Once upon a time, around 1916, a small community of Jewish settlers on the Canadian prairie built a synagogue. Like many other edifices of that time and place, it was small, sparsely…

Read More

The Jews’ Hospital of New York

Healthcare is a topic that is frequently in the news and part of the current public discourse. Before it became standard practice for governments to fund public hospitals, most hospitals…

Read More

Musical Politicians in Victoria, B.C.

Lumley and Selim Franklin moved to Victoria, British Columbia, in 1858, during the Fraser Canyon Gold Rush. The Jewish community was just starting to grow, and the first…

Read More

A Lesson in Jewish History from Cotopaxi, Colorado

When Jacob Milstein met Michael Heilprin, it seemed divinely ordained. Heilprin was involved with the Hebrew Emigrant Aide Society (HEAS - later known as HIAS), and Milstein was the…

Read More

A Very Serious Woman

They called her “Battling Bella,” and Bella Savitsky Abzug (1920-1998) lived up to that nickname. Born in New York City to Russian Jewish immigrants, Bella earned an undergraduate degree…

Read More

If You Thought the Spanish Expulsion Was Bad…

Those familiar with Jewish history are well aware of the expulsion of the Jews from Spain that occurred concurrently with Columbus’ sailing for the new world. A great number of these…

Read More

The Yom Kippur War

It would be impossible in this format to provide a full history of the events that led to the outbreak of the Yom Kippur War. However, in honor of the cease-fire that ended the fighting…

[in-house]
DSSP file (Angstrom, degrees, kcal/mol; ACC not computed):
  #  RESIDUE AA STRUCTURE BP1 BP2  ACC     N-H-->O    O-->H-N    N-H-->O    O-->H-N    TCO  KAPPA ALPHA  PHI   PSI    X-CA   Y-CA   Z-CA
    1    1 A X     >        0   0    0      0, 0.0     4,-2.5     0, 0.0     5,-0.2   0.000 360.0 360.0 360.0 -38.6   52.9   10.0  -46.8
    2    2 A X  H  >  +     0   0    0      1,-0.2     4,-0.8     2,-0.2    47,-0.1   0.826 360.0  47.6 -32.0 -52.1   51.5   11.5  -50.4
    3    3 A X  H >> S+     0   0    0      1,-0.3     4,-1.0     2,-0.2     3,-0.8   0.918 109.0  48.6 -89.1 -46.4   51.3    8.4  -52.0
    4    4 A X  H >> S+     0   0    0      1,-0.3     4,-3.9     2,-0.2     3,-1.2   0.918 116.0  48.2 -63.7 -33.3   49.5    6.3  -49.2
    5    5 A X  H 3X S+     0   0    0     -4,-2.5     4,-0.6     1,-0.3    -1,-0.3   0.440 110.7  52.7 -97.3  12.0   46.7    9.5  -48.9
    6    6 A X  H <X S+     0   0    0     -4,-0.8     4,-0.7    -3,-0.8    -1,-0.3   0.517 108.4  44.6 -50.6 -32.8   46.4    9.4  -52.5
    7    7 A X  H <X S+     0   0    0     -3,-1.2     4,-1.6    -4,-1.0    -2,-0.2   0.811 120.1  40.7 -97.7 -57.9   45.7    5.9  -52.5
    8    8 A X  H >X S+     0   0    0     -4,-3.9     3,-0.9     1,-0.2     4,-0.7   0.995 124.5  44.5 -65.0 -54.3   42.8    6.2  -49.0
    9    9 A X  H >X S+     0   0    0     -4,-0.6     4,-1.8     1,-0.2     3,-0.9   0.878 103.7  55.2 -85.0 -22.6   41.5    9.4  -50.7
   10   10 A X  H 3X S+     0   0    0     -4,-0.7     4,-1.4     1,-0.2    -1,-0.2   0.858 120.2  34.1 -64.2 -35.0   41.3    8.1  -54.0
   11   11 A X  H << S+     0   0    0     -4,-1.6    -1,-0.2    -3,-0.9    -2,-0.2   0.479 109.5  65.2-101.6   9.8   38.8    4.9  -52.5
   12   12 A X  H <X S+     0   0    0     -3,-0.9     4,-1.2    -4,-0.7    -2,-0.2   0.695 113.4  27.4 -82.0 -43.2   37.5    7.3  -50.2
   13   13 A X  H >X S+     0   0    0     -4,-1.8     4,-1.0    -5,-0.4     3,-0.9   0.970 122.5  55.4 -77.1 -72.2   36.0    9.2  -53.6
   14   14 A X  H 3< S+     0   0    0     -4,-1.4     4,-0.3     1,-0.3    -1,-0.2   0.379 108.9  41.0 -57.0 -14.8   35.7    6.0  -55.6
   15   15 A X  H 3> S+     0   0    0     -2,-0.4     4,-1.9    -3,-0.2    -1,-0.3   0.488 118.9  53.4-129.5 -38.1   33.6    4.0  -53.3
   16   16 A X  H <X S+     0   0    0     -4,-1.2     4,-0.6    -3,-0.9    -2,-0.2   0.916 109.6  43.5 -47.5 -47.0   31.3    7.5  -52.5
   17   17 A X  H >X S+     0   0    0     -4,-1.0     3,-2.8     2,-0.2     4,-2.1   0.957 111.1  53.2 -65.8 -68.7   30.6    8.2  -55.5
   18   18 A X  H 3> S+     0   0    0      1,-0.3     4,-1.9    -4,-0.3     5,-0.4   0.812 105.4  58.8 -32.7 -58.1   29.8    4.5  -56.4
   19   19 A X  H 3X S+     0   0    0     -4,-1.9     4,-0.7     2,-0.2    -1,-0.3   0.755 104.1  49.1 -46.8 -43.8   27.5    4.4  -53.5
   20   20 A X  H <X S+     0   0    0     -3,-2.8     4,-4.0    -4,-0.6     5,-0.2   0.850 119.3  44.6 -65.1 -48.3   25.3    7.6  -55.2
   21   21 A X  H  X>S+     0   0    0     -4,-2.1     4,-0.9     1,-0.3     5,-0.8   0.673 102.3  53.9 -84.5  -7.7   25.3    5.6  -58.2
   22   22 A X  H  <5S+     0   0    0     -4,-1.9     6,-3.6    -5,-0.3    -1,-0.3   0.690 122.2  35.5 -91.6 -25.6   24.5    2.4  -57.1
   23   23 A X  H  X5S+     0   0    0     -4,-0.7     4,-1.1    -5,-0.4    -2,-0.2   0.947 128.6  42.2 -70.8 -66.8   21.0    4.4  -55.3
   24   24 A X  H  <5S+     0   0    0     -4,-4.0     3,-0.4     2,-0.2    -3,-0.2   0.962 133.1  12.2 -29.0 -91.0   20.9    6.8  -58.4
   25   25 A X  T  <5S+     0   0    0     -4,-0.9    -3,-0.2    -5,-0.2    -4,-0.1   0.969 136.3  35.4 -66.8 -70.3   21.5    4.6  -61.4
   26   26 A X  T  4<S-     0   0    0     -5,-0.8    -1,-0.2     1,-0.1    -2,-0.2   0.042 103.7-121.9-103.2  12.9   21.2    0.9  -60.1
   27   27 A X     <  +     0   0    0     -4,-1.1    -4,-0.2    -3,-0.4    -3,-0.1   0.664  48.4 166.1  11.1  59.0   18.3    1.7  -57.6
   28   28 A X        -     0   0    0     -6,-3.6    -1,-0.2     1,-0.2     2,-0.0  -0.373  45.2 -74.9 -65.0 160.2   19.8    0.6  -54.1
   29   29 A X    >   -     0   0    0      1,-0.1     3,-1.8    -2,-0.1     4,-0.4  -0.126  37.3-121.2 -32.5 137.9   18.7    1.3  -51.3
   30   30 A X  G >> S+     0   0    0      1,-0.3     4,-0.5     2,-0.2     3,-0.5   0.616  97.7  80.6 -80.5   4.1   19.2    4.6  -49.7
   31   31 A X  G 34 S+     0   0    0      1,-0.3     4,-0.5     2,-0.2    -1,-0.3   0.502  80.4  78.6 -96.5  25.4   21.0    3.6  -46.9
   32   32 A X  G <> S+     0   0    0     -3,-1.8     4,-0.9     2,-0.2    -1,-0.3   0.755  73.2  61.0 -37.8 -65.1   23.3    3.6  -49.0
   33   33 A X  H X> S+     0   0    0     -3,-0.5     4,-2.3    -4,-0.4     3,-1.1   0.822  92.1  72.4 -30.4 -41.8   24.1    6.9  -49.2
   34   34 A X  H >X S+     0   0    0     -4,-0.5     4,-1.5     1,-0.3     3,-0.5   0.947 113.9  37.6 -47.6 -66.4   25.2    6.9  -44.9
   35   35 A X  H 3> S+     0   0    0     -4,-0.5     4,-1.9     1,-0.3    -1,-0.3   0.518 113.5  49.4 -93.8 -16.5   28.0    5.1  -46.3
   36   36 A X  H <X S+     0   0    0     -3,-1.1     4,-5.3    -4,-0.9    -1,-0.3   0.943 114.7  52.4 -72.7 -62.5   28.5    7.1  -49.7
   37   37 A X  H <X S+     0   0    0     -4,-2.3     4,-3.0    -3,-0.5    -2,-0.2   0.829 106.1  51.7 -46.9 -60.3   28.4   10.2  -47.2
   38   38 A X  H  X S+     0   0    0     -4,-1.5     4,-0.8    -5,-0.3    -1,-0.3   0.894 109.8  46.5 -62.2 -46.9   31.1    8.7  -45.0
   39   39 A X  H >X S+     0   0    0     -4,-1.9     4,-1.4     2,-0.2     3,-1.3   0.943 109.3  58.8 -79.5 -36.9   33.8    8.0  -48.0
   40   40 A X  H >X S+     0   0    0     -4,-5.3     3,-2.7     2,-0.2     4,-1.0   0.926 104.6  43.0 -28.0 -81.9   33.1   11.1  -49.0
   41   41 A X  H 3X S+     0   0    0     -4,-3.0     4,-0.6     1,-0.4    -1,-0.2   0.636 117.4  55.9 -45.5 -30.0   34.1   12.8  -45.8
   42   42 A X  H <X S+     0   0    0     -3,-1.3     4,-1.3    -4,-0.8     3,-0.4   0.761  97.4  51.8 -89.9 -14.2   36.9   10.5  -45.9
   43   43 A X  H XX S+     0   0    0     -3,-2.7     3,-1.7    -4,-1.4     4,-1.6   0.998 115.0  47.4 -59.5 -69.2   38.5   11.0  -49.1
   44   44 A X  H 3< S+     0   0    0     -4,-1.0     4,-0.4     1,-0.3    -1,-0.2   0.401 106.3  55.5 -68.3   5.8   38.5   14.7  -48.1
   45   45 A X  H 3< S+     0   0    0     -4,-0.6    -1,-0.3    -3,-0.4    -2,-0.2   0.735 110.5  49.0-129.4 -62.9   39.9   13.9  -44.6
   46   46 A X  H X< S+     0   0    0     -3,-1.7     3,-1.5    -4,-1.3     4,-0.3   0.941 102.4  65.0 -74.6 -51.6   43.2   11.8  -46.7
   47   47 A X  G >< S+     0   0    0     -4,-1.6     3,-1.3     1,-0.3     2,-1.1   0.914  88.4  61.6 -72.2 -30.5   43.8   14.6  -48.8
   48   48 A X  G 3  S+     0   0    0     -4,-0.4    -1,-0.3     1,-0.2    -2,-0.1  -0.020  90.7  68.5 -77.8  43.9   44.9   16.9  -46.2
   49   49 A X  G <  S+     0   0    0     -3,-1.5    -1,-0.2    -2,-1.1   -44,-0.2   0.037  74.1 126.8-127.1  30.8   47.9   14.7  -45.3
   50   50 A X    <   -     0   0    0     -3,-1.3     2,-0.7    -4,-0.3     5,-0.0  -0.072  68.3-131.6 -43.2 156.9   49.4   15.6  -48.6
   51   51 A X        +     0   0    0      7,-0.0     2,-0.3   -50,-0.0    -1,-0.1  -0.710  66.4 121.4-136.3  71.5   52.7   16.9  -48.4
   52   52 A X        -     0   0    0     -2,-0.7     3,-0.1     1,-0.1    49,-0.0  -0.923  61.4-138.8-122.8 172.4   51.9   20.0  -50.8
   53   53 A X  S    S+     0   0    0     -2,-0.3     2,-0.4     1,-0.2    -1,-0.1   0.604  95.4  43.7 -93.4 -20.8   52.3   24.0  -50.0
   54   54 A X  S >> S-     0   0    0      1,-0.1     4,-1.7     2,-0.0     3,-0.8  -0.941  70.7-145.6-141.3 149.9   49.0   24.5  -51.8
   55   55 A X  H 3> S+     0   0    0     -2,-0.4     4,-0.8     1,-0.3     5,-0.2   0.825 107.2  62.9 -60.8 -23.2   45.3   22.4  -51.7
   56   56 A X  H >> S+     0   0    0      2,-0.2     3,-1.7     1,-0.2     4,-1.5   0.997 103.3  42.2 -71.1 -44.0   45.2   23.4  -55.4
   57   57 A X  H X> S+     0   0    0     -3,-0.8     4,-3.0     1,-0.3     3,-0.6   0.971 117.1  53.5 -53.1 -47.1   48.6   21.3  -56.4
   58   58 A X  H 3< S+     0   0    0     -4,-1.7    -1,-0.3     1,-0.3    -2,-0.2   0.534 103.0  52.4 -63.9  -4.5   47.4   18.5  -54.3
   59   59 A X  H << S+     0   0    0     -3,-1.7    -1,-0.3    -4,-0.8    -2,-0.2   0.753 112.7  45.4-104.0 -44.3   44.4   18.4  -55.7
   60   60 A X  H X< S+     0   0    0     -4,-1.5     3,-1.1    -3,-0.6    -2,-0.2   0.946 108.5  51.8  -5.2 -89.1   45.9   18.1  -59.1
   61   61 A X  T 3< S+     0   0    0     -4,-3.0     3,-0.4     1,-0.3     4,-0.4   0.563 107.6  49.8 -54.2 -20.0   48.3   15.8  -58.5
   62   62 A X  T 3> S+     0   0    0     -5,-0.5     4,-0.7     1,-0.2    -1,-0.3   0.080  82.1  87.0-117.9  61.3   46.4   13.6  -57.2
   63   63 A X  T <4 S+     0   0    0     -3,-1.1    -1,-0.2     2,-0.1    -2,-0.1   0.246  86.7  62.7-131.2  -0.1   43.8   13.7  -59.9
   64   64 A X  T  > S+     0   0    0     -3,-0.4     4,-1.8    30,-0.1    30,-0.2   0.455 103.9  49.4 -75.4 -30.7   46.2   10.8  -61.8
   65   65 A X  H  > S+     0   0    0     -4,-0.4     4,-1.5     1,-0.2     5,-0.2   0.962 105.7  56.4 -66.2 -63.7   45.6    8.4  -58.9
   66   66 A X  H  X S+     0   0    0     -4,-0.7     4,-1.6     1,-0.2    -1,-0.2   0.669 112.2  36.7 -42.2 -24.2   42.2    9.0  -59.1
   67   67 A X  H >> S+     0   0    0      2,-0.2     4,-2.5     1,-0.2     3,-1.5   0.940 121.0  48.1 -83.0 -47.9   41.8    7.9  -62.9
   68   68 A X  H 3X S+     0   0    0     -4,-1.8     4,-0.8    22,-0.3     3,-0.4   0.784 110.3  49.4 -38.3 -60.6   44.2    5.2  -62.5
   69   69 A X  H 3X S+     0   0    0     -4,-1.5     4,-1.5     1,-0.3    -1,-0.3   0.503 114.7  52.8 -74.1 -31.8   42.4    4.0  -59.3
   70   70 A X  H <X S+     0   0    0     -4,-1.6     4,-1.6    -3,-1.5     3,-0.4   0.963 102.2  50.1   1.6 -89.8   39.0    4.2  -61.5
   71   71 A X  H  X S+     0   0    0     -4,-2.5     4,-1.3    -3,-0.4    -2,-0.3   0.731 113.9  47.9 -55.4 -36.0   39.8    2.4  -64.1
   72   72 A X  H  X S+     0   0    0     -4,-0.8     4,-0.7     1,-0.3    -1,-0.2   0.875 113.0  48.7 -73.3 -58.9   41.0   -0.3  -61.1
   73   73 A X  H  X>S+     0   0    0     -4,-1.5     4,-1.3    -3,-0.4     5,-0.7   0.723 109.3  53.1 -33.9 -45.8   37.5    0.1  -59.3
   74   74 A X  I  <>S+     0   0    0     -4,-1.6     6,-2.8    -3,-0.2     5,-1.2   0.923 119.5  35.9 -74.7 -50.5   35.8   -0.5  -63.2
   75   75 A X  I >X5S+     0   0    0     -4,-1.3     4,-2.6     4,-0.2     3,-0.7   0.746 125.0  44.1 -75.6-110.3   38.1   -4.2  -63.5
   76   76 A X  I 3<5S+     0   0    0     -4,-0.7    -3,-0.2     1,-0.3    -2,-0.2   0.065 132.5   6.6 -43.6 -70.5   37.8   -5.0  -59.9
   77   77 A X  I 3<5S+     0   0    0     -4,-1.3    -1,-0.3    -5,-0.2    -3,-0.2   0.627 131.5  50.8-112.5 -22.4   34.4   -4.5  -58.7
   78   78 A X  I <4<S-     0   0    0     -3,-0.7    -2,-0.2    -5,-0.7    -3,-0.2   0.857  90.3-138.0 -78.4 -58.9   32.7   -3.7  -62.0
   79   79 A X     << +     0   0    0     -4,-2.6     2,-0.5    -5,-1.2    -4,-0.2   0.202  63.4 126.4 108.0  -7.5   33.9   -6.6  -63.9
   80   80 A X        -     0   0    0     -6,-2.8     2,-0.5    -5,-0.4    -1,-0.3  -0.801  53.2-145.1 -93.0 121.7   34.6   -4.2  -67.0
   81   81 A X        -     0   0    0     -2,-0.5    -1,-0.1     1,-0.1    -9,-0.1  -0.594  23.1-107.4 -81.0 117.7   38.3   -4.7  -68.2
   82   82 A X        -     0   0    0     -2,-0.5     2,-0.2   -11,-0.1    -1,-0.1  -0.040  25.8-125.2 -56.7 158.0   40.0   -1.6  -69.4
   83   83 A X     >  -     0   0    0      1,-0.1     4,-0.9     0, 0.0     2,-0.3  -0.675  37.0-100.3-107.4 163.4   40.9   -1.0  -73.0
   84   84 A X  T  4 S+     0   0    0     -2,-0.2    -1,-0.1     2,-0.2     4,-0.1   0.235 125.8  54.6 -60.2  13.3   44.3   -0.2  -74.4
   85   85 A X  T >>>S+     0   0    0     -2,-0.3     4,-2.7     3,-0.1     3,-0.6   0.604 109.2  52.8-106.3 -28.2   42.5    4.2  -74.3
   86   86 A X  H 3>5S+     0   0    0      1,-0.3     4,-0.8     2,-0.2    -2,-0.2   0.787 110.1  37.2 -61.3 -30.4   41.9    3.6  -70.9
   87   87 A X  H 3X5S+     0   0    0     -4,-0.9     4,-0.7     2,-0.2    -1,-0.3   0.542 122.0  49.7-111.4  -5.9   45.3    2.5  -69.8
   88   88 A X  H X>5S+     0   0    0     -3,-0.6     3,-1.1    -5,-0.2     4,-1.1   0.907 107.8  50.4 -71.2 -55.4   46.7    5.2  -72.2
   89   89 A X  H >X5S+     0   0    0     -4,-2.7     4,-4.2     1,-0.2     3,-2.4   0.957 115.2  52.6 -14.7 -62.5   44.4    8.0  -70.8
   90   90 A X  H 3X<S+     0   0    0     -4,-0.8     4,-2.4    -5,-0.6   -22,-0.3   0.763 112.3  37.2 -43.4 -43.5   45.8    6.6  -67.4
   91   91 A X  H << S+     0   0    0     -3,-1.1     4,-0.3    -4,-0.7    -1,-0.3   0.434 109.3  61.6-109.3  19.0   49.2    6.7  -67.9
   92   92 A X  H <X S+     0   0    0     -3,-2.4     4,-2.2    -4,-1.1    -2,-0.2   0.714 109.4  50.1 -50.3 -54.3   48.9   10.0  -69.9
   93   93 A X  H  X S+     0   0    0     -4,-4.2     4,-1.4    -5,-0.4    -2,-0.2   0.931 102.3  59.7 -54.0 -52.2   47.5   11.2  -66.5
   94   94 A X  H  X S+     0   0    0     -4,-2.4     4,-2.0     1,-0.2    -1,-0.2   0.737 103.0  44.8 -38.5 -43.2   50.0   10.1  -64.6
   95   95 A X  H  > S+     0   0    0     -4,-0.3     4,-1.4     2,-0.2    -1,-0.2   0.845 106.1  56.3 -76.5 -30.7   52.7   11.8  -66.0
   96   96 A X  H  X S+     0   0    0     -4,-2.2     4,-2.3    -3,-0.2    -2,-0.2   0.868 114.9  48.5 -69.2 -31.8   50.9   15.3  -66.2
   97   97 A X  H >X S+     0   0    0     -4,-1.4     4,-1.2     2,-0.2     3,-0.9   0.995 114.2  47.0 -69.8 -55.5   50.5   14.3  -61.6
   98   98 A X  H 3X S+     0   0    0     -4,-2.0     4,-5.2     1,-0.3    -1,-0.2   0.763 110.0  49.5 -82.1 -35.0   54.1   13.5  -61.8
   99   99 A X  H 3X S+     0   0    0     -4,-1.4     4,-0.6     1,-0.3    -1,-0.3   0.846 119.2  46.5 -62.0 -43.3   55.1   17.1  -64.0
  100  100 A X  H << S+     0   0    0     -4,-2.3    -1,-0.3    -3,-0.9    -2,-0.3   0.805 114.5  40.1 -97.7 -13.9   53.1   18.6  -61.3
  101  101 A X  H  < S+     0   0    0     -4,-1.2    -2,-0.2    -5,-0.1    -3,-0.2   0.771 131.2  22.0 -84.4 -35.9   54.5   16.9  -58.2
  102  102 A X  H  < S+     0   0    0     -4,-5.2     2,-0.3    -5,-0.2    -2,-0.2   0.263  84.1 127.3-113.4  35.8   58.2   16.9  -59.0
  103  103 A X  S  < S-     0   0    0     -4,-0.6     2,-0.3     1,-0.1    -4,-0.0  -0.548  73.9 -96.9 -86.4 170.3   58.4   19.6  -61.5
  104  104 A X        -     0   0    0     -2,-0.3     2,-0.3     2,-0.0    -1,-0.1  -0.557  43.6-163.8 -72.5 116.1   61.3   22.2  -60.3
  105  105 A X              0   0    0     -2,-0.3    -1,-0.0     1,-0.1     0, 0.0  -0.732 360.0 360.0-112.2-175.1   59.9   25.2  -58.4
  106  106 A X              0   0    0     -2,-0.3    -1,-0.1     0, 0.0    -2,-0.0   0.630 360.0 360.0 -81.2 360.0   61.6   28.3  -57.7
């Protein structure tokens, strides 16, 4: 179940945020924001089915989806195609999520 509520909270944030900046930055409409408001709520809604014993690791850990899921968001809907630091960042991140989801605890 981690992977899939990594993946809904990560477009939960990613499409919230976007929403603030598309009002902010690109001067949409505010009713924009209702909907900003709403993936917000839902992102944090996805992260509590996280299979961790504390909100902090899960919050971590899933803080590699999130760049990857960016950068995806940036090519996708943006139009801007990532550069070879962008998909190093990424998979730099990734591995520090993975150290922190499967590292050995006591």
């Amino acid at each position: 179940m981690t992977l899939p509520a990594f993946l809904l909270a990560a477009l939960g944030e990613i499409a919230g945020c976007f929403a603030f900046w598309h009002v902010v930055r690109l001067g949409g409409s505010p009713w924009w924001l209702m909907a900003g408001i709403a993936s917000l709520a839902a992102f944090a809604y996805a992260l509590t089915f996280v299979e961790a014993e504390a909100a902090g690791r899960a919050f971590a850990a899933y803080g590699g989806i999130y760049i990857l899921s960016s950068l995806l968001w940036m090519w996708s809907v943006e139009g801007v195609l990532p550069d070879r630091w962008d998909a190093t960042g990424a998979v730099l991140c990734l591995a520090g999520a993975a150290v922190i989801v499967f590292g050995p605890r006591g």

Read More

Honoring 9/11

Today is anniversary of the devastating attack on the World Trade Center in New York City. There are stories to be told of heroes, men like Abraham Zelmanowitz who stayed with a…

Read More

The Old City

New York may be the city that never sleeps, but Jerusalem is the “City of Gold.” This description usually refers to the city’s physical appearance (casting a golden light at dusk due to…

Read More

The Removal Office

In the annals of American history, there are few immigrant stories that are as successful as that of the Jews. Generally, it only took two or three generations for immigrant families to…

Read More

They Called Him “Two-Gun”

The nickname “Two-Gun” evokes images of a rough-shaven cowboy in the Wild West. Actually, the nickname belonged to one Morris “Moishe” Cohen. An immigrant child from Poland to London,…

Read More

The Star Symbol

Looking for a nice piece of Judaica? Why not go for something really Jewish, like a Star of David. This ancient symbol of Judaism is...well, actually, although the Star of David is a…

Read More

So Where Are You From?

When reading about Judaism, one often comes across the terms “Ashkenazim” and “Sephardim.” While these names are ethnic subdivisions of the Jewish world, they are actually based on…

Read More

Israeli-German Relations

On the 11th of Iyar, 5725, corresponding to May 13, 1965, Israel officially established diplomatic relations with the Federal Republic of (West) Germany (FRG). This event is quite…

Read More

Mishpatim 5765-2005

"The Conundrum of Charity--Who Benefits More?" by Rabbi Ephraim Z. Buchwald This coming week's parasha, parashat Mishpatim, contains an abundance of interesting mitzvot. Among the 53…

Read More